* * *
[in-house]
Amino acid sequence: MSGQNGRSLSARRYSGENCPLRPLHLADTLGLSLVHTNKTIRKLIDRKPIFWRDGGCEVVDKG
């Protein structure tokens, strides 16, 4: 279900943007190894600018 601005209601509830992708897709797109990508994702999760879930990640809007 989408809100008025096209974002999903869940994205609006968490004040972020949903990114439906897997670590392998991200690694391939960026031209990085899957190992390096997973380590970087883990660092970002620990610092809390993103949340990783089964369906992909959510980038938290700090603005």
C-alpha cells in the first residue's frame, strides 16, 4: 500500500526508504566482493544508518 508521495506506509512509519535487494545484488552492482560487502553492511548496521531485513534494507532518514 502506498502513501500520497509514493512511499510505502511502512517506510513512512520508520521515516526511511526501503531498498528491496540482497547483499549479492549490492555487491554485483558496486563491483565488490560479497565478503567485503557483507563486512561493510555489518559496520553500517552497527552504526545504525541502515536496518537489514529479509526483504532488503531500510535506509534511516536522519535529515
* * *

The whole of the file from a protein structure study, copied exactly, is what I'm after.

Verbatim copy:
[in-house]
Amino acid sequence: MSGQNGRSLSARRYSGENCPLRPLHLADTLGLSLVHTNKTIRKLIDRKPIFWRDGGCEVVDKG
């Protein structure tokens, strides 16, 4: 279900943007190894600018 601005209601509830992708897709797109990508994702999760879930990640809007 989408809100008025096209974002999903869940994205609006968490004040972020949903990114439906897997670590392998991200690694391939960026031209990085899957190992390096997973380590970087883990660092970002620990610092809390993103949340990783089964369906992909959510980038938290700090603005």
C-alpha cells in the first residue's frame, strides 16, 4: 500500500526508504566482493544508518 508521495506506509512509519535487494545484488552492482560487502553492511548496521531485513534494507532518514 502506498502513501500520497509514493512511499510505502511502512517506510513512512520508520521515516526511511526501503531498498528491496540482497547483499549479492549490492555487491554485483558496486563491483565488490560479497565478503567485503557483507563486512561493510555489518559496520553500517552497527552504526545504525541502515536496518537489514529479509526483504532488503531500510535506509534511516536522519535529515